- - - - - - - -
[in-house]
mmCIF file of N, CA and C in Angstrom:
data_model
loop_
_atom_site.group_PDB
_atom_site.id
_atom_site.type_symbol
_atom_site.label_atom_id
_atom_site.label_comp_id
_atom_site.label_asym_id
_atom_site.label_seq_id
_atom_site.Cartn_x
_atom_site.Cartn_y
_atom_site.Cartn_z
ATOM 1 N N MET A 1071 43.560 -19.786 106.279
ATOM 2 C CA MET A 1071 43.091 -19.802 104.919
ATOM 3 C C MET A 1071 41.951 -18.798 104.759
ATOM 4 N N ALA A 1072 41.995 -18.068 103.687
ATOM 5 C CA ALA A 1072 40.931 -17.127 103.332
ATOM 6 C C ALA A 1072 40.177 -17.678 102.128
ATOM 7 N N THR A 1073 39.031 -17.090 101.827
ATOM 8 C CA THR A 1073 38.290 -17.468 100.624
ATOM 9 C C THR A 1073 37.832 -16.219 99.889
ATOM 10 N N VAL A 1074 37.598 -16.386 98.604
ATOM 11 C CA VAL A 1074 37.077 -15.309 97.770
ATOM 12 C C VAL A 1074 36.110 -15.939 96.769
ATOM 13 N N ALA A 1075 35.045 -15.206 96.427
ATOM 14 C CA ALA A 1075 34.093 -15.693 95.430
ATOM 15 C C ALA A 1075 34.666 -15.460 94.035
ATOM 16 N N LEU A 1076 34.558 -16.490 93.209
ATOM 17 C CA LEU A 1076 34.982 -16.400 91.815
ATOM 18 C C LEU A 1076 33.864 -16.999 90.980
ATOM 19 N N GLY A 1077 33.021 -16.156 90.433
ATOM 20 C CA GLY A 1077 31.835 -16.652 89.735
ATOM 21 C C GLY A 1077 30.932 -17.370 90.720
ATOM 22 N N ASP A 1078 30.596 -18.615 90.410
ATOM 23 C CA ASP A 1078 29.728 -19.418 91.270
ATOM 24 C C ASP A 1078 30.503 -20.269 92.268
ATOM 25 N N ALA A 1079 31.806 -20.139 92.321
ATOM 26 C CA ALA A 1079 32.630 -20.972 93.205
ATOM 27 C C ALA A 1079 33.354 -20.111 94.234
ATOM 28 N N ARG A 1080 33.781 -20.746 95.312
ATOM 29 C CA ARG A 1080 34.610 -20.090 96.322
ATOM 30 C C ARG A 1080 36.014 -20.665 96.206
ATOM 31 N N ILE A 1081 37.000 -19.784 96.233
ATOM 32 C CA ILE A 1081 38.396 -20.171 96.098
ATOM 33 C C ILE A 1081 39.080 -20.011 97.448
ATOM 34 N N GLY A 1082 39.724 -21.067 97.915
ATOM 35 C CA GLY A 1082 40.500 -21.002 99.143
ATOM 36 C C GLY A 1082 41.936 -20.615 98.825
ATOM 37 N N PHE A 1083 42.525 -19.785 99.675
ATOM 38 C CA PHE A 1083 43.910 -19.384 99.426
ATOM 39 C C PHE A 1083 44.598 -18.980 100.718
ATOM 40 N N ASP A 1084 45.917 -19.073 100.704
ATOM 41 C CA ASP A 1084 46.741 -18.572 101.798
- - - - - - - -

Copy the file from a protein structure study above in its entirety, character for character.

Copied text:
[in-house]
mmCIF file of N, CA and C in Angstrom:
data_model
loop_
_atom_site.group_PDB
_atom_site.id
_atom_site.type_symbol
_atom_site.label_atom_id
_atom_site.label_comp_id
_atom_site.label_asym_id
_atom_site.label_seq_id
_atom_site.Cartn_x
_atom_site.Cartn_y
_atom_site.Cartn_z
ATOM 1 N N MET A 1071 43.560 -19.786 106.279
ATOM 2 C CA MET A 1071 43.091 -19.802 104.919
ATOM 3 C C MET A 1071 41.951 -18.798 104.759
ATOM 4 N N ALA A 1072 41.995 -18.068 103.687
ATOM 5 C CA ALA A 1072 40.931 -17.127 103.332
ATOM 6 C C ALA A 1072 40.177 -17.678 102.128
ATOM 7 N N THR A 1073 39.031 -17.090 101.827
ATOM 8 C CA THR A 1073 38.290 -17.468 100.624
ATOM 9 C C THR A 1073 37.832 -16.219 99.889
ATOM 10 N N VAL A 1074 37.598 -16.386 98.604
ATOM 11 C CA VAL A 1074 37.077 -15.309 97.770
ATOM 12 C C VAL A 1074 36.110 -15.939 96.769
ATOM 13 N N ALA A 1075 35.045 -15.206 96.427
ATOM 14 C CA ALA A 1075 34.093 -15.693 95.430
ATOM 15 C C ALA A 1075 34.666 -15.460 94.035
ATOM 16 N N LEU A 1076 34.558 -16.490 93.209
ATOM 17 C CA LEU A 1076 34.982 -16.400 91.815
ATOM 18 C C LEU A 1076 33.864 -16.999 90.980
ATOM 19 N N GLY A 1077 33.021 -16.156 90.433
ATOM 20 C CA GLY A 1077 31.835 -16.652 89.735
ATOM 21 C C GLY A 1077 30.932 -17.370 90.720
ATOM 22 N N ASP A 1078 30.596 -18.615 90.410
ATOM 23 C CA ASP A 1078 29.728 -19.418 91.270
ATOM 24 C C ASP A 1078 30.503 -20.269 92.268
ATOM 25 N N ALA A 1079 31.806 -20.139 92.321
ATOM 26 C CA ALA A 1079 32.630 -20.972 93.205
ATOM 27 C C ALA A 1079 33.354 -20.111 94.234
ATOM 28 N N ARG A 1080 33.781 -20.746 95.312
ATOM 29 C CA ARG A 1080 34.610 -20.090 96.322
ATOM 30 C C ARG A 1080 36.014 -20.665 96.206
ATOM 31 N N ILE A 1081 37.000 -19.784 96.233
ATOM 32 C CA ILE A 1081 38.396 -20.171 96.098
ATOM 33 C C ILE A 1081 39.080 -20.011 97.448
ATOM 34 N N GLY A 1082 39.724 -21.067 97.915
ATOM 35 C CA GLY A 1082 40.500 -21.002 99.143
ATOM 36 C C GLY A 1082 41.936 -20.615 98.825
ATOM 37 N N PHE A 1083 42.525 -19.785 99.675
ATOM 38 C CA PHE A 1083 43.910 -19.384 99.426
ATOM 39 C C PHE A 1083 44.598 -18.980 100.718
ATOM 40 N N ASP A 1084 45.917 -19.073 100.704
ATOM 41 C CA ASP A 1084 46.741 -18.572 101.798